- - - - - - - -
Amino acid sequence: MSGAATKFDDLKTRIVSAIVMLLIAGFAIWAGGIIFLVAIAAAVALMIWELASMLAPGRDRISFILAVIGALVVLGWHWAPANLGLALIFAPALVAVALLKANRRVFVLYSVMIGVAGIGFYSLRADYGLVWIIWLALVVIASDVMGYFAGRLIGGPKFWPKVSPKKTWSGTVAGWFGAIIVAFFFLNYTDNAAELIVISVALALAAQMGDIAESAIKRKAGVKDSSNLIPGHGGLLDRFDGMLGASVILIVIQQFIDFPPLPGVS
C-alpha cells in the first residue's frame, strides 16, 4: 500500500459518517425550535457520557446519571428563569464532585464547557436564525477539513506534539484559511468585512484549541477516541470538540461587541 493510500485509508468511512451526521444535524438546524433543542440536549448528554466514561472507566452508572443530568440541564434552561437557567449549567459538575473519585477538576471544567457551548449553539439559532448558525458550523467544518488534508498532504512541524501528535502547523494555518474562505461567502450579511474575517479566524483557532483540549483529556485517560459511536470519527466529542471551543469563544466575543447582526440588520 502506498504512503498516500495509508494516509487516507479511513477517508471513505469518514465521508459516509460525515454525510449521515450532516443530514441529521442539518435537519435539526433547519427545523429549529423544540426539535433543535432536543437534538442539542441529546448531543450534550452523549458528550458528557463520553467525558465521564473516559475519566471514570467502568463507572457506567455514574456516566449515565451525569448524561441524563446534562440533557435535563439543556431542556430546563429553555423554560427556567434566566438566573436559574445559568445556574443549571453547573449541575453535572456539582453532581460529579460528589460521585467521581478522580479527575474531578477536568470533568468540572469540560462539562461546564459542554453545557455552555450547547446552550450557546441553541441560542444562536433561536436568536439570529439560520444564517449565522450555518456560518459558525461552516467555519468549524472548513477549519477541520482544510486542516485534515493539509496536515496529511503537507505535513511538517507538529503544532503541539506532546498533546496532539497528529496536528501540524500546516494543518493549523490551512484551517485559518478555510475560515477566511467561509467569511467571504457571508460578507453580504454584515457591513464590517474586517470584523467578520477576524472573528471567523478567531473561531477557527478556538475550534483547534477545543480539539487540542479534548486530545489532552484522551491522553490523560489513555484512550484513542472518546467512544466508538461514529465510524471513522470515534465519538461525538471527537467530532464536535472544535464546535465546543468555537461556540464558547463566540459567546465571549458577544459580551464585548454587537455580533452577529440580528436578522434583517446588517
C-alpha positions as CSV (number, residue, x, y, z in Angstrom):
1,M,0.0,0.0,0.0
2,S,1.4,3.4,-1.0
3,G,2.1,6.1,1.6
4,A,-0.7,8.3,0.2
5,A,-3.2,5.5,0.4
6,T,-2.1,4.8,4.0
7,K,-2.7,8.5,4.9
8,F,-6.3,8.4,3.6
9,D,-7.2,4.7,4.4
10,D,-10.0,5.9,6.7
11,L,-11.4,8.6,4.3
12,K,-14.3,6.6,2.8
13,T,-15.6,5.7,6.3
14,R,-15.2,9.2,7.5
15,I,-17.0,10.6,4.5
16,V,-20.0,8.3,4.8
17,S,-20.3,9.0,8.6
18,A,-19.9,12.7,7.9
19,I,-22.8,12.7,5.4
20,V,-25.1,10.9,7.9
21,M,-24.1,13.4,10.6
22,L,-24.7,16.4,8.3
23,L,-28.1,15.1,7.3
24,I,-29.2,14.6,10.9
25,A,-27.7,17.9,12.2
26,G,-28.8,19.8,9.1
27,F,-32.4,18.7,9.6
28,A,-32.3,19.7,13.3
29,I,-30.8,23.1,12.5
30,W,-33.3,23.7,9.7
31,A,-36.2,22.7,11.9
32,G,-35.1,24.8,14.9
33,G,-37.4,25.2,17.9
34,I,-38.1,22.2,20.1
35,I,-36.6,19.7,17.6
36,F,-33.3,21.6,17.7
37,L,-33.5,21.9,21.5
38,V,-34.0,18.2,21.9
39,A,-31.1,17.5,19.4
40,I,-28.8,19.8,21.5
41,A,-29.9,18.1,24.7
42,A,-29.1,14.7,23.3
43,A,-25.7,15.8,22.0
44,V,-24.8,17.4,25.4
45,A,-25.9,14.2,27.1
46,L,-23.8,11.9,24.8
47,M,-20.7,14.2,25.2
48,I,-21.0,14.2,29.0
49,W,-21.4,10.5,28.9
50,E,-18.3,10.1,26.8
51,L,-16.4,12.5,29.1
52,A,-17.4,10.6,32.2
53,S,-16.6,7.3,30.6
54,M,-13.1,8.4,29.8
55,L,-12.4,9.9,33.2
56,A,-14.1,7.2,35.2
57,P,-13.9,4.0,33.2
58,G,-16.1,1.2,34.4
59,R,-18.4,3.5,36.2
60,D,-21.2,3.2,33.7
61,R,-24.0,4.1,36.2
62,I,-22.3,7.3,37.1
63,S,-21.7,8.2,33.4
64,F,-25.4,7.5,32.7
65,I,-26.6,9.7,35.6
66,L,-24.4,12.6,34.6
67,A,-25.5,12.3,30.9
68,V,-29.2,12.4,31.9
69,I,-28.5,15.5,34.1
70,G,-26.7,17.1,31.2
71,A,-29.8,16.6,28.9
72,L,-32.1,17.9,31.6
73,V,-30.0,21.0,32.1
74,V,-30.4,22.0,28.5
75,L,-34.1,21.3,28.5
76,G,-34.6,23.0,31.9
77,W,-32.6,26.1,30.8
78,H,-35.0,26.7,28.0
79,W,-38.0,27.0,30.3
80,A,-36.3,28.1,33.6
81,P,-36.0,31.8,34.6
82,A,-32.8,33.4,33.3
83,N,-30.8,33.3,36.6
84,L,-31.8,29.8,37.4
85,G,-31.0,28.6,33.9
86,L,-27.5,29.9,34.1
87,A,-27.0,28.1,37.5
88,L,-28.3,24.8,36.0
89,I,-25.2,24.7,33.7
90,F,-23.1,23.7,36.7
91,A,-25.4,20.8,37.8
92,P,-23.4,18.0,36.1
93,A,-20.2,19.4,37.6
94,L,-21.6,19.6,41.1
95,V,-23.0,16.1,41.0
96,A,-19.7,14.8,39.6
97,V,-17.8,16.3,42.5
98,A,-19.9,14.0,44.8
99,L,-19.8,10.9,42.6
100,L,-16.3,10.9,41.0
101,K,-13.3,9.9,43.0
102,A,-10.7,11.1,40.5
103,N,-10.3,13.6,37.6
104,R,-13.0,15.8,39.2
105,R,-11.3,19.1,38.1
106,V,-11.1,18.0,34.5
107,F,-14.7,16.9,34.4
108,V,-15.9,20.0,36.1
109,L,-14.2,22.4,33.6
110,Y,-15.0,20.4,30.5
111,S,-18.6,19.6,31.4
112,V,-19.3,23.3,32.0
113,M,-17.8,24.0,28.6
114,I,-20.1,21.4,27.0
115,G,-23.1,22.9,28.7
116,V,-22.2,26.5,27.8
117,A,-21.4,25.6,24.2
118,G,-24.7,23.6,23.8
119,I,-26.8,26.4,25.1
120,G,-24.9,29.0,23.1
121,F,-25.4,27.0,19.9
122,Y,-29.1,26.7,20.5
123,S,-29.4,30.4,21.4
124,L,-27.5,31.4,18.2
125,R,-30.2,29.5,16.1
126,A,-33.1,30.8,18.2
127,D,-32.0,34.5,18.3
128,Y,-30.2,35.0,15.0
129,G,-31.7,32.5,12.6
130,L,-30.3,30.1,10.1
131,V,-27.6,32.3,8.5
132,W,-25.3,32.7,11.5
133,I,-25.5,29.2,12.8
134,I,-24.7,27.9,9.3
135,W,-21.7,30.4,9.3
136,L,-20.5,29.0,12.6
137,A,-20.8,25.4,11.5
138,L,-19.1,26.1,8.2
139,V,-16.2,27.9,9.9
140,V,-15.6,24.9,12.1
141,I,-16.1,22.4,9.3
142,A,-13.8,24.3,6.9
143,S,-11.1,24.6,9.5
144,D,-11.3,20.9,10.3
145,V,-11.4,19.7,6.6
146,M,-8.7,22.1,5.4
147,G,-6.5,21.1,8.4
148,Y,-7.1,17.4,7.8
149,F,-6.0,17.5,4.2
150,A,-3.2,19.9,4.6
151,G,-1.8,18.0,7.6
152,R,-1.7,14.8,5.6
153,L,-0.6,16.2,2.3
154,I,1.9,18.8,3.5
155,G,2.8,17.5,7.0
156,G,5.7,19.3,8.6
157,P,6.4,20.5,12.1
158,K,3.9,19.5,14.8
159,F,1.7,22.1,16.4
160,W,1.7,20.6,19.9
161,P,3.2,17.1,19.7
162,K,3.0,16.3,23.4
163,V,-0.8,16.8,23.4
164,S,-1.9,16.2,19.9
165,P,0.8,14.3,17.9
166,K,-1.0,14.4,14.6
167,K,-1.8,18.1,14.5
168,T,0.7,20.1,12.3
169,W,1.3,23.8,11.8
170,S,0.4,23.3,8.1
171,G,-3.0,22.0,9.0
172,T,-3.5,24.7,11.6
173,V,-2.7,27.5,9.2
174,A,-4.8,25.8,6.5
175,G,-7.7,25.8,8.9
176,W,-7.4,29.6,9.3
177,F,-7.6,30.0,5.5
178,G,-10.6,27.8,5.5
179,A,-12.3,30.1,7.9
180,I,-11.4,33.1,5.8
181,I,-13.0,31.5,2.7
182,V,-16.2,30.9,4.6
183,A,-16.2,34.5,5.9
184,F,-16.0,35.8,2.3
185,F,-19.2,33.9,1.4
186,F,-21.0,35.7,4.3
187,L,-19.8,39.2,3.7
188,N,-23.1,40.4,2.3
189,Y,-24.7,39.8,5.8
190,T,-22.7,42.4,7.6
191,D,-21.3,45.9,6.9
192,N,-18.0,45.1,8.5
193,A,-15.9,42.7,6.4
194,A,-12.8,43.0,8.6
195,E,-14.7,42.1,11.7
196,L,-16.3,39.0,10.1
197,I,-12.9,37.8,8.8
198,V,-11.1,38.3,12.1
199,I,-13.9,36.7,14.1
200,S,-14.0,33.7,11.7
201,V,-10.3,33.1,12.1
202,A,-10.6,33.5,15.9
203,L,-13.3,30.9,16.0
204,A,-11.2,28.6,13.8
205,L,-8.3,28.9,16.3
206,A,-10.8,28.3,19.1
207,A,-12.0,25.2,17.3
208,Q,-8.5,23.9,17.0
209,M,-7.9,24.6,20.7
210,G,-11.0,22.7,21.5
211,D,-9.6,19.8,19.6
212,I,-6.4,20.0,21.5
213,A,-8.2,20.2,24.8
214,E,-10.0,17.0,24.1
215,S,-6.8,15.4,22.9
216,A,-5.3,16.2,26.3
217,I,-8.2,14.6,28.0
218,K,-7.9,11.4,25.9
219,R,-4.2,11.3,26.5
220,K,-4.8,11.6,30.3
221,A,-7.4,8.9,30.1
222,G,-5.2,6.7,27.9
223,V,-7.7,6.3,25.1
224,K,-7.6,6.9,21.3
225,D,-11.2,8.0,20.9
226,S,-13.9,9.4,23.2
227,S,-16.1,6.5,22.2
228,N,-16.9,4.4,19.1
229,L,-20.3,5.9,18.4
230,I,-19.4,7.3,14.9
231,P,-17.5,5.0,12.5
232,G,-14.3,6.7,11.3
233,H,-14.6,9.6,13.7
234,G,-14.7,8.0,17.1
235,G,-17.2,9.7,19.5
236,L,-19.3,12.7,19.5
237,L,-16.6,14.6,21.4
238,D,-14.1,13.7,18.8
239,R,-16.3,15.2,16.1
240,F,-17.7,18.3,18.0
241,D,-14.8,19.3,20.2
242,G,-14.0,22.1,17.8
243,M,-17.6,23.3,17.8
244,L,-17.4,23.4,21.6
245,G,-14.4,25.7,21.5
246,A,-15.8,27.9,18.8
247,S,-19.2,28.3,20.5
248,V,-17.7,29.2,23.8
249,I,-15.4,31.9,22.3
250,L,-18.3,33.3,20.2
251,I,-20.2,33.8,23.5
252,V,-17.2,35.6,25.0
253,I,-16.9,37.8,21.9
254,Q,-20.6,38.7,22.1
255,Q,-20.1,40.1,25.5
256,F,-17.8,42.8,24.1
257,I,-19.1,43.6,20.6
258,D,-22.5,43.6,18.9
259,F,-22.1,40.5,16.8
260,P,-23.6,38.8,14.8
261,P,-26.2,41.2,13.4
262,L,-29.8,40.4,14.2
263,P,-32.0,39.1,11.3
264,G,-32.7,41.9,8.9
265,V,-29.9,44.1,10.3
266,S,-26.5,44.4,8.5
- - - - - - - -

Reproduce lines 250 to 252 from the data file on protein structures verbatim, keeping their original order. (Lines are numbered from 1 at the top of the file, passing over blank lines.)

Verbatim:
247,S,-19.2,28.3,20.5
248,V,-17.7,29.2,23.8
249,I,-15.4,31.9,22.3